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The resignation of Karnataka High Court judge Justice Jayant Patel has shaken up the legal fraternity.
Senior Advocate Yatin Oza had hit out at the Collegium alleging that it has succumbed to the Executive’s whims.
Senior Advocate Dushyant Dave has also come out strongly against the failure of the Collegium.
“Justice Patel’s resignation is a reflection on the vindictiveness of PM Modi and BJP President Amit Shah. It is a sad reflection on the so-called independence of the Collegium which failed him and the judiciary by compromising with the Executive and agreeing to bypass him with juniors being elevated. The conduct of Collegium shows that their words in NJAC judgement are totally hollow.
Justice Patel has come out like a shining star while those who participated in his ouster have come out as small men. I salute Patel J. and extend my warmest wishes for happiness that he deserves which he can only find according to him, outside judiciary. Hope this raises a real debate on functioning of collegium and the injustices perpetrated by it.”
However, even as lawyers and Senior Advocates have been quite vocal about the whole episode, the man himself has chosen to stay away from controversy. A day after he resigned as judge of the Karnataka High Court, Bar & Bench contacted Justice Jayant Patel, who refused to comment.
Justice Patel, who has spent around 16 years on the bench, only said,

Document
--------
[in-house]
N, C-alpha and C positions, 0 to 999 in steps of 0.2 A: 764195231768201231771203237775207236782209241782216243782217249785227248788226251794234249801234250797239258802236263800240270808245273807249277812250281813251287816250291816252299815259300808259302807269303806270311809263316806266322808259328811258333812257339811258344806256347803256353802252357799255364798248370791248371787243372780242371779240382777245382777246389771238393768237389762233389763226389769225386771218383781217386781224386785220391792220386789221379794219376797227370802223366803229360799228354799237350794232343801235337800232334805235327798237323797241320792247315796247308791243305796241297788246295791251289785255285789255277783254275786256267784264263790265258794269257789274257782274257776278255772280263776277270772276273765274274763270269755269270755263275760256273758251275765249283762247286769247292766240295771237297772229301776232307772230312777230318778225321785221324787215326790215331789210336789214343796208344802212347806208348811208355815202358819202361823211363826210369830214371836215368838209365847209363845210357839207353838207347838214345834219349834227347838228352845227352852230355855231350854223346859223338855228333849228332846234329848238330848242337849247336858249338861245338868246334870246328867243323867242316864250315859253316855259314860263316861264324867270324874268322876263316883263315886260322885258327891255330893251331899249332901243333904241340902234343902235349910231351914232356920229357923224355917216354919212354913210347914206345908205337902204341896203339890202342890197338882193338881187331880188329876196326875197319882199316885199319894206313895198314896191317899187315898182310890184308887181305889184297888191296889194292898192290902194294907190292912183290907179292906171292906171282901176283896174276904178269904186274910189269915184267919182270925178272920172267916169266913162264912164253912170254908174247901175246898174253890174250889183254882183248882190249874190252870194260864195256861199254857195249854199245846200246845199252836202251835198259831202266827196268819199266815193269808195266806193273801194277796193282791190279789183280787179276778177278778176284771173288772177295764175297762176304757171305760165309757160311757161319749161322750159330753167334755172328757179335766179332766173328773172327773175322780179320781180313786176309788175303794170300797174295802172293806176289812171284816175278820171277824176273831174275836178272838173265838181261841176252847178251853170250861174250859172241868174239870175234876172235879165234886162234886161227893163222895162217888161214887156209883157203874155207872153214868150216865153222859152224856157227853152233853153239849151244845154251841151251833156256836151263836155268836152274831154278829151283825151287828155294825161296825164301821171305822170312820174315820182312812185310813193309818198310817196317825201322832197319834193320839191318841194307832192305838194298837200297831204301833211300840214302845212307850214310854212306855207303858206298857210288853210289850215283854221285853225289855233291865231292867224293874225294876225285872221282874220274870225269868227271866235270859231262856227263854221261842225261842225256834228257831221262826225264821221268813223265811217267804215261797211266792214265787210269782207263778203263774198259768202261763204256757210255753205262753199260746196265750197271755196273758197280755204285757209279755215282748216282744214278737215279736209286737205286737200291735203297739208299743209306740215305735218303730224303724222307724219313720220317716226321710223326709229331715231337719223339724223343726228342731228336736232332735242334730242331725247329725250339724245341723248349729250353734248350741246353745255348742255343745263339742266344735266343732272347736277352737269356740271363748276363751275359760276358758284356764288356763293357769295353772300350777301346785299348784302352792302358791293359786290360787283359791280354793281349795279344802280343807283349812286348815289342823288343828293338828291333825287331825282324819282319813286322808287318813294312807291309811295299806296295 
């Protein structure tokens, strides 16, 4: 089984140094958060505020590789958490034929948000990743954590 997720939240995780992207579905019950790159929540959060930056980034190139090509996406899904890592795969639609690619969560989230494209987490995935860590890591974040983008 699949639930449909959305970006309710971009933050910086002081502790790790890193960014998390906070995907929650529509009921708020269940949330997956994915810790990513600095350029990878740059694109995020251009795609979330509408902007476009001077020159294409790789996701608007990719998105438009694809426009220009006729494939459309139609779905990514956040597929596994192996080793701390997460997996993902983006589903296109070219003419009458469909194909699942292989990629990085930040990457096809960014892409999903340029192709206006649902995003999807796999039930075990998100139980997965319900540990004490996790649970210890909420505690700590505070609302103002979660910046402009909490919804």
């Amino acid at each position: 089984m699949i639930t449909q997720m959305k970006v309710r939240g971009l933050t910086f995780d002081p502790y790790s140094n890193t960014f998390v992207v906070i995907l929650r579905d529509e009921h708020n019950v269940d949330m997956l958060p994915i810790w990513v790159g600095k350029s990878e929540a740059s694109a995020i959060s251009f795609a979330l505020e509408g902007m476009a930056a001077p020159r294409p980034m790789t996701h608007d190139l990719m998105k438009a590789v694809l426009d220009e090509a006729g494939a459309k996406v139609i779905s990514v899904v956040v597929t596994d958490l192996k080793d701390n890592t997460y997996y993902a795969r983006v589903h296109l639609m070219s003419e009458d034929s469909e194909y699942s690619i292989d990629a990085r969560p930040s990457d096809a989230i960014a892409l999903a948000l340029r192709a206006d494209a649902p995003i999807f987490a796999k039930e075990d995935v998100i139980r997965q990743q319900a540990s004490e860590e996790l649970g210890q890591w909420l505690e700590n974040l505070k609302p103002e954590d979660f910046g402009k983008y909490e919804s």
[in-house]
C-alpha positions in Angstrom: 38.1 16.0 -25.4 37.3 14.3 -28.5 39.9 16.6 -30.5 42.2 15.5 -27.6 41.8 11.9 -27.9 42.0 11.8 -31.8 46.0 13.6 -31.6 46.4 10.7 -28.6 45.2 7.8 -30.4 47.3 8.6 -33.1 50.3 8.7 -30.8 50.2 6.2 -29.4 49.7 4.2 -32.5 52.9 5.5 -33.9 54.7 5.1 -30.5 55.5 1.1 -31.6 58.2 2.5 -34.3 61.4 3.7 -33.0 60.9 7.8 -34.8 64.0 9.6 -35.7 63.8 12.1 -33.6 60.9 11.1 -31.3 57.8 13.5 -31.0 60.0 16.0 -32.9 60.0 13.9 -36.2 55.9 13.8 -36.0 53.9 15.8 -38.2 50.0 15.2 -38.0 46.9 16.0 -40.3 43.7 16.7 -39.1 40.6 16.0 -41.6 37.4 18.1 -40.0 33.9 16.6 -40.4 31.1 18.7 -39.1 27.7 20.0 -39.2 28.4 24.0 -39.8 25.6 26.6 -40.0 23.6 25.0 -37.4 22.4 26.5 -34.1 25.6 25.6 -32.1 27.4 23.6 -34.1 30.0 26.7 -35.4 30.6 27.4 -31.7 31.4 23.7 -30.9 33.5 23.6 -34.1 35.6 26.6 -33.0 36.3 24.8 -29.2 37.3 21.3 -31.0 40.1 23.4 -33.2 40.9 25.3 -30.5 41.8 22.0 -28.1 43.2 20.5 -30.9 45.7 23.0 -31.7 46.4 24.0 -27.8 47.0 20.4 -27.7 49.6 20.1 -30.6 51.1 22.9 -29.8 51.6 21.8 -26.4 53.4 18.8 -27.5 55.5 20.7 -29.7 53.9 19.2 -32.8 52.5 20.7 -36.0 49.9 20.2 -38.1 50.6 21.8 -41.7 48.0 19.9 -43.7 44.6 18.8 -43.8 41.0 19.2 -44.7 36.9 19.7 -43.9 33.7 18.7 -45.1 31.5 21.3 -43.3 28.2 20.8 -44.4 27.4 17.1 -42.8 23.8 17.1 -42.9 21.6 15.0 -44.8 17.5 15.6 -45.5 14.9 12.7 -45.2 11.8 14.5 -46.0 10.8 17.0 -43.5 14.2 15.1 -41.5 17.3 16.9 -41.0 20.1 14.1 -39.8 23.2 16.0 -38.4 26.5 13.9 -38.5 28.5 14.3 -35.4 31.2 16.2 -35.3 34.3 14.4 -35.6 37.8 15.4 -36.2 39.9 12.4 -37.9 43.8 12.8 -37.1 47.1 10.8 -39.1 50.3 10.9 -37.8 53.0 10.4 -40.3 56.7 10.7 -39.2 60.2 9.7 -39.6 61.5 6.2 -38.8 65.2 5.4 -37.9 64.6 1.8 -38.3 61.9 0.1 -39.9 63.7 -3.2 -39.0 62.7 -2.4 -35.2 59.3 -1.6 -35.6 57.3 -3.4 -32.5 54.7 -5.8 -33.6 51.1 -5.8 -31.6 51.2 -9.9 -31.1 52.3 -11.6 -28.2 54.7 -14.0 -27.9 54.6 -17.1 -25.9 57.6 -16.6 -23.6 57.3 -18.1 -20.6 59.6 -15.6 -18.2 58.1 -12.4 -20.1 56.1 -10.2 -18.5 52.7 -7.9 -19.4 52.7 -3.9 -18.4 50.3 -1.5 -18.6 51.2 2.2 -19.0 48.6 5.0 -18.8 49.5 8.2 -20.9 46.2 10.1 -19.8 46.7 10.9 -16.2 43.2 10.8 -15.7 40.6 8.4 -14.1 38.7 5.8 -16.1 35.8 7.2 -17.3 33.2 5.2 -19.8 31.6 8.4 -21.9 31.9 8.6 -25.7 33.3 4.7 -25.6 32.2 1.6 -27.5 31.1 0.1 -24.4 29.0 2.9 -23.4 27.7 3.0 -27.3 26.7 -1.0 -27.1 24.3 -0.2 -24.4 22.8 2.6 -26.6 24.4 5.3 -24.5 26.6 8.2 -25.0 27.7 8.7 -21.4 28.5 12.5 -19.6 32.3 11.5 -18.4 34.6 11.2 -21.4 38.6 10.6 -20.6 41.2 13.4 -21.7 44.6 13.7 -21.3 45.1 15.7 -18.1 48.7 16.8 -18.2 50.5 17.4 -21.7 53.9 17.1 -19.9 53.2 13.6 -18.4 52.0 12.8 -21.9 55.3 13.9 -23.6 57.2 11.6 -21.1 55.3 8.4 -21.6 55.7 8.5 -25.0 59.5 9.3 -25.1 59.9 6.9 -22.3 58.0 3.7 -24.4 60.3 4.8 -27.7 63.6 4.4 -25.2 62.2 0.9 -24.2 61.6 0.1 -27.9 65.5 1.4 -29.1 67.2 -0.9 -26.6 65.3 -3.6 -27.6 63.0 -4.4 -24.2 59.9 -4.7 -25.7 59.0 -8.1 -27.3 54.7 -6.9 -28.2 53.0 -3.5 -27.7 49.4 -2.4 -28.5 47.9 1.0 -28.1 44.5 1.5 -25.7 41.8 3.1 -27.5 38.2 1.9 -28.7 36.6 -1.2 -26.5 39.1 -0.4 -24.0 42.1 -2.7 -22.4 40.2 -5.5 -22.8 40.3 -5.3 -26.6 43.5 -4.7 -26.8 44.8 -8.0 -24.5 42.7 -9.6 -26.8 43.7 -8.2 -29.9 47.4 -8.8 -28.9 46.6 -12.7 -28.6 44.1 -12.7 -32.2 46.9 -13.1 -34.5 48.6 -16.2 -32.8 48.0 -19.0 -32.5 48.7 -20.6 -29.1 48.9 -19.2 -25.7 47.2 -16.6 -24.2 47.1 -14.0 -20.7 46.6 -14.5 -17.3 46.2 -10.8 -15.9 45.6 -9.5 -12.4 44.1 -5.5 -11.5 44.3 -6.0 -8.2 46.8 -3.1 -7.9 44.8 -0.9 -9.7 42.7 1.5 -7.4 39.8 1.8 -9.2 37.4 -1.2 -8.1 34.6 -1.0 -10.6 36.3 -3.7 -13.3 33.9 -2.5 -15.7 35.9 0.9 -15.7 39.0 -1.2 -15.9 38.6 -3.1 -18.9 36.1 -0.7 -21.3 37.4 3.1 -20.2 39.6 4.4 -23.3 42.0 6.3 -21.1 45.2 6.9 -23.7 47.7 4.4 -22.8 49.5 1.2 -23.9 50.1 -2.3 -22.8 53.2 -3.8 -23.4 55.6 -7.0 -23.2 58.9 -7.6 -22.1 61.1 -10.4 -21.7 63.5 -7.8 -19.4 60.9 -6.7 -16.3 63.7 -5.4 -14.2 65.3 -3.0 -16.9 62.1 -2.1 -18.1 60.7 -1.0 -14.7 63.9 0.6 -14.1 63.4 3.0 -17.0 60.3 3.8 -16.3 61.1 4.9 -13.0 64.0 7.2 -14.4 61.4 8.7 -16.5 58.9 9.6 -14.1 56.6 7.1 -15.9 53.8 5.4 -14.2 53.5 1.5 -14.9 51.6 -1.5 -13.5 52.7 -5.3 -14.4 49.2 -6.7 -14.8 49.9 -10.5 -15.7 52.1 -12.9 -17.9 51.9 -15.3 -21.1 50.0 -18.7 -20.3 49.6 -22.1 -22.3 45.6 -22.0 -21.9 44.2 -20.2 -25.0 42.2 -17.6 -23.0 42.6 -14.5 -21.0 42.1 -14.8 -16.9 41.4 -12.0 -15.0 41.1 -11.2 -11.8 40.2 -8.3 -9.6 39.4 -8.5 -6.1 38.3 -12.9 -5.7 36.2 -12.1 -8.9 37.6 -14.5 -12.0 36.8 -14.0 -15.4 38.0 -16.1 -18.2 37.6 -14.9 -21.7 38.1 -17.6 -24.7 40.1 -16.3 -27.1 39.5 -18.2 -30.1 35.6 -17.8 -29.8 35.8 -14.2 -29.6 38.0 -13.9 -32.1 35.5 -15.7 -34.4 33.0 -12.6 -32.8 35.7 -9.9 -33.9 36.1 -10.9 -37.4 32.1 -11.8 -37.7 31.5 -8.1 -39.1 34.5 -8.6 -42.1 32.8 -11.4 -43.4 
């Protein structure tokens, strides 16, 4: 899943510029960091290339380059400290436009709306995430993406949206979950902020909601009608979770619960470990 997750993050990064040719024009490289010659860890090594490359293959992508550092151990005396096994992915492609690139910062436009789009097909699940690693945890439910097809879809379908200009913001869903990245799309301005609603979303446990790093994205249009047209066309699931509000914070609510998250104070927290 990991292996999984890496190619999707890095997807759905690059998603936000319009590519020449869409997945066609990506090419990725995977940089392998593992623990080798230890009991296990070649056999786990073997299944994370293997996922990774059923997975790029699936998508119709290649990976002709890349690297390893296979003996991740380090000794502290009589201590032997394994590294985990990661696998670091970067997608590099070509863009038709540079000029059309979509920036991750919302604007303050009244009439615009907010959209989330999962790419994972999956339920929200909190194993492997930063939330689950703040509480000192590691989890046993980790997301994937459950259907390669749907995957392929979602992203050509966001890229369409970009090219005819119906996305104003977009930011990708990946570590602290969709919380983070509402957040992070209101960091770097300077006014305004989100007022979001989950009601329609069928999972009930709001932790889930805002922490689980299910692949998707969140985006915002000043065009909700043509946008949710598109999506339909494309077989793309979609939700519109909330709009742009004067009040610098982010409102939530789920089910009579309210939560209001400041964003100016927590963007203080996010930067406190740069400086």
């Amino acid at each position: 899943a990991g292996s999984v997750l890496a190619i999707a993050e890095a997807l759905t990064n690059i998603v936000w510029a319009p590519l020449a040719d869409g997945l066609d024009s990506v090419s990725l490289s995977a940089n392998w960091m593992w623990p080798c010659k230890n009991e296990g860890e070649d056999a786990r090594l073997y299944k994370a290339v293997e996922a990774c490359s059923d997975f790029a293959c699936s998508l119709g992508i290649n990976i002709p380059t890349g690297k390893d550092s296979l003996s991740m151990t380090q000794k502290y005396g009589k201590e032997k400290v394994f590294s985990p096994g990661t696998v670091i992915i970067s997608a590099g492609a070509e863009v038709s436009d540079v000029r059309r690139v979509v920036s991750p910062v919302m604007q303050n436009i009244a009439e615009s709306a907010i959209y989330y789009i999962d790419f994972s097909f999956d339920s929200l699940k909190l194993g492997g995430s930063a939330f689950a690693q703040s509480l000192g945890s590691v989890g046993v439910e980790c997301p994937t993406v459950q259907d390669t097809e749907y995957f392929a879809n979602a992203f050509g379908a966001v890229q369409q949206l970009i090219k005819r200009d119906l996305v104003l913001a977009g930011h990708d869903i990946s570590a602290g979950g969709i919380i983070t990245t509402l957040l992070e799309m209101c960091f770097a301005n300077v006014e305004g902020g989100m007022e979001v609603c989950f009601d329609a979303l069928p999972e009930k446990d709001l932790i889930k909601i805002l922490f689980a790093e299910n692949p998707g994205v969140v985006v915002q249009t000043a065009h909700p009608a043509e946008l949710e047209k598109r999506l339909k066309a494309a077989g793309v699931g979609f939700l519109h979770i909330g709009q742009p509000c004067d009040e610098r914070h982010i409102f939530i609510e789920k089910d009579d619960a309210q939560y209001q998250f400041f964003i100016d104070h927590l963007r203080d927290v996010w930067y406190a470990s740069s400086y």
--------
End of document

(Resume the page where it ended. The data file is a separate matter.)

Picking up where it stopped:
“I have resigned to be relieved from the institution”.
Justice Jayant Patel was born in 1956 in Veraval in Gujarat. He enrolled at the Bar in 1979 and started his practice at District Court, Rajkot. In 1985, he shifted his practice to the Gujarat High Court.
He served as Standing Counsel for various central government bodies. before he was elevated as Additional Judge of the Gujarat High Court on December 3, 2001. He was made a permanent judge in 2004.
He was appointed as acting Chief Justice of Gujarat High Court in 2015, before being transferred to Karnataka High Court as a puisne judge in February 2016. He was set to be transferred to Allahabad High Court as the third senior-most judge, which is when he decided to resign from service.
With Justice Patel’s resignation, the strength in Karnataka High Court has come down from 27 to 26 as against the sanctioned strength of 62.